Rev. Professor Michael Bame Bame
 
A venerated theologian and academician moves onto glory
 
A man of God who stood by the word against all odds, preached and practiced what he believed in.
 
Rev. Professor Michael Bame Bame was the second child in a family of 10 children; two of whom have passed on into eternity. His Father, Rev. Simon Bame who is now of blessed memory served God as a catechist, Evangelist, and Pastor in the Basel Mission and the Presbyterian Church in Cameroon for over 40 years. His mother, Mary passed on into eternity in March 2009. Michael and His wife, Anne Bame, were married for 32 years. He was ordained as Pastor in 1973 after only one year of Pastoral work.
 
Rev. Professor Michael Bame Bame attended Primary School in Weh, Wum, Kumba, and Mamfe. He completed Primary School in 6 years instead of 8 as was the practice at the time. He skipped standard one and passed the exam to secondary school while in standard five without going to standard six.
 
He completed his secondary school at CPC Bali, where he wrote the GCE after four and half years. He continued his high school education at CCAST Bambili. To escape from an environment which he found spiritually unhealthy, he decided to write two of his papers after the first year. He was successful and left. But unable to find a job, he returned to do two other papers.
 
He obtained his degree in Theology at the Faculty of Protestant Theology in Yaoundé. After ordination, he left for further studies at Princeton Theological Seminary in the United States, where he pursued and completed a joint Masters in Systematic Theology and Philosophy and began PhD studies in the same fields. He soon developed an interest in Parapsychology, and consequently, moved to the Faculty of Divinity in the University of Aberdeen, in Scotland where he completed research in Parapsychology along side his area of specialization in theology. He defended his PhD thesis in 1978 and immediately returned to Cameroon, notwithstanding repeated requests by the President of Princeton Theological Seminary for him to return and teach in his Alma Mater.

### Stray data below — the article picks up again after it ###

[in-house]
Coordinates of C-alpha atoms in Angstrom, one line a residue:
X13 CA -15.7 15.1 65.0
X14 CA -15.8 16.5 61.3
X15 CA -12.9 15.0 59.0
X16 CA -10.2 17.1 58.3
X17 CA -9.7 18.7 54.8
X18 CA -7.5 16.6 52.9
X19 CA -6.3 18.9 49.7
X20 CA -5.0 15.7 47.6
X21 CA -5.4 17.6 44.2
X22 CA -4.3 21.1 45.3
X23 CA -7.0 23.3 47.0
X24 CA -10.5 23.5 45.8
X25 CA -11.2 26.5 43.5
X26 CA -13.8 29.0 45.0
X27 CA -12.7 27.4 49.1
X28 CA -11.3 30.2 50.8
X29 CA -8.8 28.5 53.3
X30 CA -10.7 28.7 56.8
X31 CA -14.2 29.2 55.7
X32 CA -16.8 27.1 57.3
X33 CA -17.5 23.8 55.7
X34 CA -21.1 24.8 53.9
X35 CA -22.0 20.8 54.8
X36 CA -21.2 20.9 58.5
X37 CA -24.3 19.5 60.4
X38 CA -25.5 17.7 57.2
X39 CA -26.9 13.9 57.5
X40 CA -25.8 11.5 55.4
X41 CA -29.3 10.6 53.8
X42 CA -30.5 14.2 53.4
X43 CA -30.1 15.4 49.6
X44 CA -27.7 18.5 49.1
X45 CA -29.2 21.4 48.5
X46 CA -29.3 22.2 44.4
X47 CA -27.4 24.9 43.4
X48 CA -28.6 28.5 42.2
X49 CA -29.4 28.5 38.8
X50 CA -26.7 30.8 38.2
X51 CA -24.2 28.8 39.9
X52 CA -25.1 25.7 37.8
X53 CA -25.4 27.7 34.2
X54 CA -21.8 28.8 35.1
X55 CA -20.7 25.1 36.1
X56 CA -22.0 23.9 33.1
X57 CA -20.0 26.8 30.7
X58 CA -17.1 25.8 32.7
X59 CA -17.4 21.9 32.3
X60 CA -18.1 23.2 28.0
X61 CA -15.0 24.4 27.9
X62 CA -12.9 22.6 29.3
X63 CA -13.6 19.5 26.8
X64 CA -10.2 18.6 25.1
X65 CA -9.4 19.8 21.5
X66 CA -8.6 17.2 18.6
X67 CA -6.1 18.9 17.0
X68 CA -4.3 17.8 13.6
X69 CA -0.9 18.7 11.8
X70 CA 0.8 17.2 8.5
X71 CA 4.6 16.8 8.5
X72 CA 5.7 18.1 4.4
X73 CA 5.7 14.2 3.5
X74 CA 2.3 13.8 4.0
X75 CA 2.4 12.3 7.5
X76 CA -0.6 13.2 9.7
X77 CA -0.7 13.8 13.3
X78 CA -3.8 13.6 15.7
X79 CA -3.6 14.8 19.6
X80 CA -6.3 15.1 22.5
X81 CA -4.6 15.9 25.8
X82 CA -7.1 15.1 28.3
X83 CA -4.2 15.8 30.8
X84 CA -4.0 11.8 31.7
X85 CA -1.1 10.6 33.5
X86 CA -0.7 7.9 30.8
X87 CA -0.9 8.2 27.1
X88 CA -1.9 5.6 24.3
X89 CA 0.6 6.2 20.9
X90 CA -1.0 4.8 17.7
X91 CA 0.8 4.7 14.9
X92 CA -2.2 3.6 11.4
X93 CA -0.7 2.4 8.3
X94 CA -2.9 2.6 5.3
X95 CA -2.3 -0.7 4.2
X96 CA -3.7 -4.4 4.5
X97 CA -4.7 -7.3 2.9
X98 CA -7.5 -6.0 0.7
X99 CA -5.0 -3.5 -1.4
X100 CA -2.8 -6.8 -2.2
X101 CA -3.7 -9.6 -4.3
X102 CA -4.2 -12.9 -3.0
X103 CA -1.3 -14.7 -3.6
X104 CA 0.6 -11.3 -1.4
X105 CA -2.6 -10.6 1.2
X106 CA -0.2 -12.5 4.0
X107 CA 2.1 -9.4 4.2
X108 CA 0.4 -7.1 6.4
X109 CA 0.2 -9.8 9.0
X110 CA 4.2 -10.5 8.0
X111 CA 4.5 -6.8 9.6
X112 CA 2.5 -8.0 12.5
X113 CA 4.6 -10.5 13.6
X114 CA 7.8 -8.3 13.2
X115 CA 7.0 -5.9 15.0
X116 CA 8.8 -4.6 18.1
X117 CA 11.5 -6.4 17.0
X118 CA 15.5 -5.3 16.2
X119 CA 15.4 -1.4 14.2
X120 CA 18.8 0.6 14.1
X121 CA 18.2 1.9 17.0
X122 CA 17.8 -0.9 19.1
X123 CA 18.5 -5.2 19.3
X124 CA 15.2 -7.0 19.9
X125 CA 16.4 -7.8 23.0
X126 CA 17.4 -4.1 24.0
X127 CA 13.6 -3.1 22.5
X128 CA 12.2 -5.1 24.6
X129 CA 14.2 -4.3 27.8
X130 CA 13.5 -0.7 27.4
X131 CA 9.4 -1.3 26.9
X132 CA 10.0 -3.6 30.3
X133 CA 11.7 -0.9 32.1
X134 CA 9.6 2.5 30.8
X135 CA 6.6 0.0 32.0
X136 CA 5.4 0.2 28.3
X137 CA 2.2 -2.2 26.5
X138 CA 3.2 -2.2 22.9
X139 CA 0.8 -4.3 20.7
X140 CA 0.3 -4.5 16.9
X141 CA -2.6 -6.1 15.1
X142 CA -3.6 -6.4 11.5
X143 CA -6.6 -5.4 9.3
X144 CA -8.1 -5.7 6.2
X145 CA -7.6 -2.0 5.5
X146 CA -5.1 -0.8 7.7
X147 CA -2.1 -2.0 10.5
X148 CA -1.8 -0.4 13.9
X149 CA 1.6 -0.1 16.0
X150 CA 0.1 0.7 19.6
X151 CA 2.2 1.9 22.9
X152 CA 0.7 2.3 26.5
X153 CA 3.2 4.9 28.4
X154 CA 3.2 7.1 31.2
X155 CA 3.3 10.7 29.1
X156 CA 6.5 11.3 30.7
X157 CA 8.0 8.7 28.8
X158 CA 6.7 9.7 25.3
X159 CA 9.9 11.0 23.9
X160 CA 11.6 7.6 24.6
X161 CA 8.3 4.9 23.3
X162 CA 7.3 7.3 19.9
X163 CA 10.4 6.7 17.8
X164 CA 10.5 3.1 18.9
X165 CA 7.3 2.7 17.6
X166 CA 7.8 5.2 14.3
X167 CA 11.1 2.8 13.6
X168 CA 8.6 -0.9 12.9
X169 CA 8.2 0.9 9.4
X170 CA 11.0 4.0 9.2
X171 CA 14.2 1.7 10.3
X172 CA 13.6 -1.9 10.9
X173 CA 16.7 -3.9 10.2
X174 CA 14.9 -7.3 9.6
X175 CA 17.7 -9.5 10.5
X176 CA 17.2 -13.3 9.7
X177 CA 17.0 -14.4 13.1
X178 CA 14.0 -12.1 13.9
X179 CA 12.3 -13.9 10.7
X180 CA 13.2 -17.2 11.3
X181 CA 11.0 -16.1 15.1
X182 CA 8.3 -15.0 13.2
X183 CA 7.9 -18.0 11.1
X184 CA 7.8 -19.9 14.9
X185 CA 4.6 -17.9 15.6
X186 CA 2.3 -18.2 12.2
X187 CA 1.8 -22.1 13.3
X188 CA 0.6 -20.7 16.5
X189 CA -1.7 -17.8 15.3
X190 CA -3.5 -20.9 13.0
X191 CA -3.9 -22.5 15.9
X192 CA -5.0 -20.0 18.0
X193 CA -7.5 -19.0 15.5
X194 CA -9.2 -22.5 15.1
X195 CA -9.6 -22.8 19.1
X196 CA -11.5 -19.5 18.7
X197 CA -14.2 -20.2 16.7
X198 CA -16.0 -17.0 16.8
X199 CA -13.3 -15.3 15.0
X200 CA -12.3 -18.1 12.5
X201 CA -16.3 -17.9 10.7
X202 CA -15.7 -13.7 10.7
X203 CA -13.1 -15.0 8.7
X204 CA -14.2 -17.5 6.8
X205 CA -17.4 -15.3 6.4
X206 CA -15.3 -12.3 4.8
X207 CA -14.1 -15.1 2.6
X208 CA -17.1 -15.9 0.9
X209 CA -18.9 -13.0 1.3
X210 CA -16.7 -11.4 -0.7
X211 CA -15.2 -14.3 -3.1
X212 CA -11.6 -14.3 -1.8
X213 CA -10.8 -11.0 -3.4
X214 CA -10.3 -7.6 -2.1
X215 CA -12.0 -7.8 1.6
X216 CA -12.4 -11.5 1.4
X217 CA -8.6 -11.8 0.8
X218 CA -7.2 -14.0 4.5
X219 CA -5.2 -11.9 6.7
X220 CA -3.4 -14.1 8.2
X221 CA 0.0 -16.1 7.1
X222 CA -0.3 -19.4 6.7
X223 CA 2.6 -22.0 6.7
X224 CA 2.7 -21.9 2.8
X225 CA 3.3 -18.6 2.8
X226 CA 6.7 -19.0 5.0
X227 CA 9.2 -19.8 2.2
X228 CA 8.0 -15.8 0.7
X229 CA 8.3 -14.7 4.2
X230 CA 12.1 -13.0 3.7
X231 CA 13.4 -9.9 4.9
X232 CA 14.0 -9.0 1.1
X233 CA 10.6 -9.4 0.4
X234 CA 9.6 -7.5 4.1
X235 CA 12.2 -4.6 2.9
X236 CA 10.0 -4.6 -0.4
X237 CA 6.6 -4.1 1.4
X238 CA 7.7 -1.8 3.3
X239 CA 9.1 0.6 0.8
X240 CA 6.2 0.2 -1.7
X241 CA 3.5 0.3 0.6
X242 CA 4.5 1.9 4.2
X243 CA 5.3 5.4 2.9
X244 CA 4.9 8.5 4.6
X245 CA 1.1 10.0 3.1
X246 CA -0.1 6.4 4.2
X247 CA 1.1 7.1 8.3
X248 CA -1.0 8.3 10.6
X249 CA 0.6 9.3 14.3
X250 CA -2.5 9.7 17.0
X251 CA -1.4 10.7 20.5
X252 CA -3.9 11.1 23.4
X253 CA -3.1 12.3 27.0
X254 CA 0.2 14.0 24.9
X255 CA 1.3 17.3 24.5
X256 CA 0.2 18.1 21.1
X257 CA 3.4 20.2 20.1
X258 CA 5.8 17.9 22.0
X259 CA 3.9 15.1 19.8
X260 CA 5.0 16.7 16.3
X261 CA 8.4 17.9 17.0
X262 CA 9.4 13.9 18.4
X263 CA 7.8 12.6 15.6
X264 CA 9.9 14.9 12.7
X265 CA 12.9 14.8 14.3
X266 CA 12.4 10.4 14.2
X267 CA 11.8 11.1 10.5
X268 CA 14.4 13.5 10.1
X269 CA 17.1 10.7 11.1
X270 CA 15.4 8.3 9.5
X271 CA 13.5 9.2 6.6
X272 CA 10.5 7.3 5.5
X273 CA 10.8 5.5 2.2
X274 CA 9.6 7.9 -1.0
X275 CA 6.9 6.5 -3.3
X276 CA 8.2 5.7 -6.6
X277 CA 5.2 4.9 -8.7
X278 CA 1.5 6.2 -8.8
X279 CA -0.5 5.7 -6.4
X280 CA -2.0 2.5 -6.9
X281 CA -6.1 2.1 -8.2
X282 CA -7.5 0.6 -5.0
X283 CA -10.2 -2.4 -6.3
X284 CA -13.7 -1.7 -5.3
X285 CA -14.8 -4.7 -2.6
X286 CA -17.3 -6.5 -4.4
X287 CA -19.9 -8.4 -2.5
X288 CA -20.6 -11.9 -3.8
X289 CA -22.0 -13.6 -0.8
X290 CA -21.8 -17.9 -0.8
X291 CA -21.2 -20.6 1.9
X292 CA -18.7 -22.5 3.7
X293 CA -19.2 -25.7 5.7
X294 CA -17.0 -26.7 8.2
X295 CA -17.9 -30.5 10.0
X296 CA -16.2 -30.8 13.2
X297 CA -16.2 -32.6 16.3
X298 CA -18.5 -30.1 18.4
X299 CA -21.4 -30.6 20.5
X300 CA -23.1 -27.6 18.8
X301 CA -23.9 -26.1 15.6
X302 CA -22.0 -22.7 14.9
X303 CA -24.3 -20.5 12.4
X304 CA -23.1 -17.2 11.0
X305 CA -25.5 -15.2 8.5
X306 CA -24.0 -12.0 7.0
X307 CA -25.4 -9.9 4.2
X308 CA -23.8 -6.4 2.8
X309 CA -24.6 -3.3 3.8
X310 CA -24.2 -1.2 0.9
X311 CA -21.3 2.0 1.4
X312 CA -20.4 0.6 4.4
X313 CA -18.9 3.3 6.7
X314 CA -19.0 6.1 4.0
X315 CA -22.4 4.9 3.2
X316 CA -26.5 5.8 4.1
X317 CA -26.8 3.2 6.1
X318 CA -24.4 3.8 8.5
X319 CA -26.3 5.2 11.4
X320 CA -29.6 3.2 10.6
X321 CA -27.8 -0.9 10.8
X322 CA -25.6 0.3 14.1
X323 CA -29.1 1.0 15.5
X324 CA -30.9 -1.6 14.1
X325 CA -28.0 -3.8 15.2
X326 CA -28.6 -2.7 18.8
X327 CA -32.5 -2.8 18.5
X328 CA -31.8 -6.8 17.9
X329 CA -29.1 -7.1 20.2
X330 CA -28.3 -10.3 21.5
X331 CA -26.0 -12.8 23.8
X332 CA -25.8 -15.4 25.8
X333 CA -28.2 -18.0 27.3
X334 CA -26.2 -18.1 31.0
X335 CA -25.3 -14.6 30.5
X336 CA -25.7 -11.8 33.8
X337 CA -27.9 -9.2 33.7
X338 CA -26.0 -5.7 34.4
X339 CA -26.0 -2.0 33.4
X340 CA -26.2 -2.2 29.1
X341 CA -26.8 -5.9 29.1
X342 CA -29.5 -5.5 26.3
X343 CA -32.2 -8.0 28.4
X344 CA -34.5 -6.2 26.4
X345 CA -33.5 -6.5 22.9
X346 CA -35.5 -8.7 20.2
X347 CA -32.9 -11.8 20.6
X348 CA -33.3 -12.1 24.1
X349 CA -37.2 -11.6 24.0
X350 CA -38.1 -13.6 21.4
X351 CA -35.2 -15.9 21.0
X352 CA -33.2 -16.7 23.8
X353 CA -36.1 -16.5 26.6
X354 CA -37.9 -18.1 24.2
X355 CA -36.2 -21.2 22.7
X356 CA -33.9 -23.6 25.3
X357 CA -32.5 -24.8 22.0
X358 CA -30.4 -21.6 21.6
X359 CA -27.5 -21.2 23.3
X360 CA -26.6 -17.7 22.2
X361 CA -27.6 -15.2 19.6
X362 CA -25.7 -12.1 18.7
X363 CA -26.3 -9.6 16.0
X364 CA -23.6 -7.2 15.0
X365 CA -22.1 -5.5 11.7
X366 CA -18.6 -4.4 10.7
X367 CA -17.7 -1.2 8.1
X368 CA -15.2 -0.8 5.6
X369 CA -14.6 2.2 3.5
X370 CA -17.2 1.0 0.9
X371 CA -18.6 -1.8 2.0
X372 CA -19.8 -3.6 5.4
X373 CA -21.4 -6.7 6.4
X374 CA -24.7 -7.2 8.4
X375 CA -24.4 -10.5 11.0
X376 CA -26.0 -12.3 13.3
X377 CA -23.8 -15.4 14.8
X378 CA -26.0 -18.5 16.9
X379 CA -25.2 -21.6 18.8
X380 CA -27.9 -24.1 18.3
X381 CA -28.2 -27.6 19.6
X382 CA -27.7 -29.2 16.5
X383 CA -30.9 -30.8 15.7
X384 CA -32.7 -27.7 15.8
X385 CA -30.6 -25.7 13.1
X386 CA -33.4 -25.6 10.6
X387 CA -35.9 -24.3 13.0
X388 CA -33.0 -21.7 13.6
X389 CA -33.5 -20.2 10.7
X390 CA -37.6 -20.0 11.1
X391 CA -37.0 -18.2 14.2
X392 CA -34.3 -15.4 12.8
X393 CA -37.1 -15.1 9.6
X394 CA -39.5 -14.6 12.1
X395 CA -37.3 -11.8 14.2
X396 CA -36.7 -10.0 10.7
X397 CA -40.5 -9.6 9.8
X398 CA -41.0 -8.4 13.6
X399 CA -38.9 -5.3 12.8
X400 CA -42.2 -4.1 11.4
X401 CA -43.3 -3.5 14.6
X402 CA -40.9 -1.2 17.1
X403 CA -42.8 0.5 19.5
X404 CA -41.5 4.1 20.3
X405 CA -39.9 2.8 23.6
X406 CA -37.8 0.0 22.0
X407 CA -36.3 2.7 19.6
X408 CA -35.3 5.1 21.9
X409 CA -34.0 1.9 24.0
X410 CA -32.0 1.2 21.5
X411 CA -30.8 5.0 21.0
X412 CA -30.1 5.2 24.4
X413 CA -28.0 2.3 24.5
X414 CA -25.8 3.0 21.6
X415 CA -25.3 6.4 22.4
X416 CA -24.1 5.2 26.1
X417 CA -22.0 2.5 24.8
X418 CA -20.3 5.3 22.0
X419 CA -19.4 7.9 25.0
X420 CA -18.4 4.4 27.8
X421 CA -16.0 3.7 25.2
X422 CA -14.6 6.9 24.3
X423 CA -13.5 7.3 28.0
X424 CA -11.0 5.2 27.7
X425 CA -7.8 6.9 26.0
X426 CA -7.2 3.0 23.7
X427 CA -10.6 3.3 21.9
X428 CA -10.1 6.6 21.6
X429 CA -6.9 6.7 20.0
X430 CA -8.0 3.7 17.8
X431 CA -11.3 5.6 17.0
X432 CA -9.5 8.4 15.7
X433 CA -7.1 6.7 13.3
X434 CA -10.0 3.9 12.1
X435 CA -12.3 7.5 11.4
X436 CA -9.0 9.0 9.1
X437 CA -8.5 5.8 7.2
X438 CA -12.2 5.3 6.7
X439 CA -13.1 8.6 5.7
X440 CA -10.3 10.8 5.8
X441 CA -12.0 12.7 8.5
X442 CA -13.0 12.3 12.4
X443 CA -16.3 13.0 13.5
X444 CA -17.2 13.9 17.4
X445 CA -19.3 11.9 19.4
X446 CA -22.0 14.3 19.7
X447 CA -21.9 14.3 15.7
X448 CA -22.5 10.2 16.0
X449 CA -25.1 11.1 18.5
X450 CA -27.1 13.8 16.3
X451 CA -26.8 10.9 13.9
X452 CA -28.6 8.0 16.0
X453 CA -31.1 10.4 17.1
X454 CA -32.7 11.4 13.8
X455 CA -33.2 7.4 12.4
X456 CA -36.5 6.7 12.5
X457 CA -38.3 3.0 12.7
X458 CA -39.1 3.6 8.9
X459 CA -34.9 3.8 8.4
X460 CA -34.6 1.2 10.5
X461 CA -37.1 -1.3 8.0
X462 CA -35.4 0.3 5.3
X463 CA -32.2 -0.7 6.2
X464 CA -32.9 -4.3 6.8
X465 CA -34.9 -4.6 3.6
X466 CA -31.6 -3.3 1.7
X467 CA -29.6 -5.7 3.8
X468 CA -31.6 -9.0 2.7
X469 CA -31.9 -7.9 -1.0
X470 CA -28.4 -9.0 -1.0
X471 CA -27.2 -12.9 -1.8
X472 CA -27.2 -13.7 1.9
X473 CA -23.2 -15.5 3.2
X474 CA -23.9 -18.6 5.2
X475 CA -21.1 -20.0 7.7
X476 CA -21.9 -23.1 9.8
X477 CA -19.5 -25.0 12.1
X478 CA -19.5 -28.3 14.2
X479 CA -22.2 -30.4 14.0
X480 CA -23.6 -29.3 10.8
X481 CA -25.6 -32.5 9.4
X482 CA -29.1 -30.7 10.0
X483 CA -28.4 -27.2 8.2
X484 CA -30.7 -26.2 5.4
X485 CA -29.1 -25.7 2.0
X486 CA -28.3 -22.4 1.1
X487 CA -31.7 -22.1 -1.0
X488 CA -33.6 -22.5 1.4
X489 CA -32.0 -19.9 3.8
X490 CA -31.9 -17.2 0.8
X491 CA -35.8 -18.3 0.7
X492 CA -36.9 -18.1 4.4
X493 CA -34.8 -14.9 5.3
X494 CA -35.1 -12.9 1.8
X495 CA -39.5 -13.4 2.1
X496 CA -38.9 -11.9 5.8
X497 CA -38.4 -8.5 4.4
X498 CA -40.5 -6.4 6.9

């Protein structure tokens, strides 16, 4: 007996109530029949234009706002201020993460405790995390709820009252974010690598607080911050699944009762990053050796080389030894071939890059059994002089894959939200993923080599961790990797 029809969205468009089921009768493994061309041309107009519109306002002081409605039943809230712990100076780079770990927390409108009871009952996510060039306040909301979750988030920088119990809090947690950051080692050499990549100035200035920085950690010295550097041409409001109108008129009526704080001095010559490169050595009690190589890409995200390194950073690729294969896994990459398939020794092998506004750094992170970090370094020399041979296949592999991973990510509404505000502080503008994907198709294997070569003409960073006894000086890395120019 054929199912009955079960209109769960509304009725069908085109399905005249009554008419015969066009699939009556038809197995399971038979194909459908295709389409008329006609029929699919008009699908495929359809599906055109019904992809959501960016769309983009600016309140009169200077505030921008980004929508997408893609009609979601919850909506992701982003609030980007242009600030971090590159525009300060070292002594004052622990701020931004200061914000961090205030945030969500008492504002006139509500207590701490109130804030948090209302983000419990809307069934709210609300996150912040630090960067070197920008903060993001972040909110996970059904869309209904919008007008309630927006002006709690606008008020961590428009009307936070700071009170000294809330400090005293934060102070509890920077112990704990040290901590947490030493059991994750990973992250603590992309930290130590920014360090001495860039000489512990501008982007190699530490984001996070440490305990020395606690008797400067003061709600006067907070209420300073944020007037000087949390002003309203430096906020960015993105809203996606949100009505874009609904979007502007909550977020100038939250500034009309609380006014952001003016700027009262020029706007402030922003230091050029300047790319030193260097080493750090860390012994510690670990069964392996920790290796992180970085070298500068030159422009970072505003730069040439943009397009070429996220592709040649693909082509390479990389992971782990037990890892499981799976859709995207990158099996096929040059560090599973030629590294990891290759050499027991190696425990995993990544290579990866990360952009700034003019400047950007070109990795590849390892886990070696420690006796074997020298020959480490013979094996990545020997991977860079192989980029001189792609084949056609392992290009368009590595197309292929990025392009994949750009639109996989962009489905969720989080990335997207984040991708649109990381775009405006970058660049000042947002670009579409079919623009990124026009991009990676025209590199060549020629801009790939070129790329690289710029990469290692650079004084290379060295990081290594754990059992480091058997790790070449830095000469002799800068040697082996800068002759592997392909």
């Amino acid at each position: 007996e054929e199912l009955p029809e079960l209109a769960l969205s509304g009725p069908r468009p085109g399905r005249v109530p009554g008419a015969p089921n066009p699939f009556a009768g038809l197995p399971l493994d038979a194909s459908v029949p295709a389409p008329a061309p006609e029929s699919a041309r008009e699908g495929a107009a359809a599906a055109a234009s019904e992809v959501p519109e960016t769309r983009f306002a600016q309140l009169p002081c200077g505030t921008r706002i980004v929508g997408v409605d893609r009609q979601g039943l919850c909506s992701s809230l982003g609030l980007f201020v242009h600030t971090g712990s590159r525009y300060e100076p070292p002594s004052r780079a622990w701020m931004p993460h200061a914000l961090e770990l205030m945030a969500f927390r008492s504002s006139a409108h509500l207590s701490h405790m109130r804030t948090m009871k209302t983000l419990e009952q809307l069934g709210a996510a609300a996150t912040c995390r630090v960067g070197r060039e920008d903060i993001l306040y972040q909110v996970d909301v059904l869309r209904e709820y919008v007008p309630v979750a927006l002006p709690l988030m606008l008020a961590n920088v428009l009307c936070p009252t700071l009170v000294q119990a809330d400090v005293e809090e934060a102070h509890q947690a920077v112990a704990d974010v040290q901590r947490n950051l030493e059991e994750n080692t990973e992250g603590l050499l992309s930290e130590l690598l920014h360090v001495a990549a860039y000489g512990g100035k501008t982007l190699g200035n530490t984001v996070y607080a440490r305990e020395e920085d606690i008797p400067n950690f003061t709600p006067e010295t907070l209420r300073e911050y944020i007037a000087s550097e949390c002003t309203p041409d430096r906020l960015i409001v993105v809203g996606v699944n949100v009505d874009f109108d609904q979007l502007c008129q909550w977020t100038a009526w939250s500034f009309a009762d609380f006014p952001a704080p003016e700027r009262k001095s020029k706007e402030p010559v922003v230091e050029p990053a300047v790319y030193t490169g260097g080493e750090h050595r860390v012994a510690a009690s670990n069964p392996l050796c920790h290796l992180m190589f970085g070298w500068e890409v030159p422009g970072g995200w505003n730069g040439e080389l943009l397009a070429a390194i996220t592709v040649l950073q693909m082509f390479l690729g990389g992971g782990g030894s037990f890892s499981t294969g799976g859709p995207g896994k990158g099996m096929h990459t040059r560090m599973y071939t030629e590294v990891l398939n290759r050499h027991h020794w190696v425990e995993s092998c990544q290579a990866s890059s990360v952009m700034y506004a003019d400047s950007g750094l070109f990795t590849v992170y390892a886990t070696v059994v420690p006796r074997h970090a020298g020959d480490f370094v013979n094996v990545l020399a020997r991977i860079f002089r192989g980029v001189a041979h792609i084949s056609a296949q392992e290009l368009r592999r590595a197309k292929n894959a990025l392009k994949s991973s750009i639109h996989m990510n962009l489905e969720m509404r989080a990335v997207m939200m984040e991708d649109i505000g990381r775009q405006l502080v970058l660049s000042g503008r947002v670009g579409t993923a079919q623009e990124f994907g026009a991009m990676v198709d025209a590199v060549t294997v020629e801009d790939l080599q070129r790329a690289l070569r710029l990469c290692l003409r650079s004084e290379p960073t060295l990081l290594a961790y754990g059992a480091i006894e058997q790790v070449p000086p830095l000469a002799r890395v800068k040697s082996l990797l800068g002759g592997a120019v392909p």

He became Dean of the Faculty of Protestant Theology, Yaoundé at the age of 36 and held the position for 12 years, from 1983-1995. As Dean, besides the extensive work he did in expanding the infrastructure of the Faculty, he launched the PhD Program and conceived and initiated the two-year Masters of Theology Program. He also conceived the creation of more Theological Faculties and Institutes in French-speaking Central and West Africa; and coordinated the studies that led to the creation of these institutions. There are now at least eight of them as compared to only one when he became Dean of the Protestant Faculty of Theology.
Upon leaving the Faculty of Protestant Theology, he served as Dean of the Cameroon Faculty of Evangelical Theology for three years, from 1998-2001.
He was Dean of the Postgraduate School at the latter institution until his passing on into eternity.
 
Rev. Professor Bame Bame had a distinguished career as member of clergy in Cameroon and abroad: he was the first Cameroonian to be appointed as Pastor of PCC, Buea Station; served as military chaplain in Buea, chaplain to Sasse College, Government Bilingual Grammar School, Moliko, and CPC Bali. His career peaked with the building of PCC Bastos where he was Pastor for eleven years, a structure whose design and location speaks volume of this selfless and dedicated Pastor. He was Pastor of the Church of Patmos of the Mission of the Evangelical Church in Cameroon for the past six years.
 
In the summer of 1975, he served as interim Minister at the First Presbyterian Church in Rock Island, Illinois.
 
In summer of 1995, he was called up by the Head Office of the Presbyterian Church, USA to serve as a Theologian in Residence at the Brentwood Presbyterian Church, in Los Angeles. Contrary to news reports, Pastor Michael Bame-Bame initiated the partnership between Brentwood Presbyterian and the PCC—which partnership was consolidated in 2005 by the visit of some Christians from Brentwood to PCC, Bastos.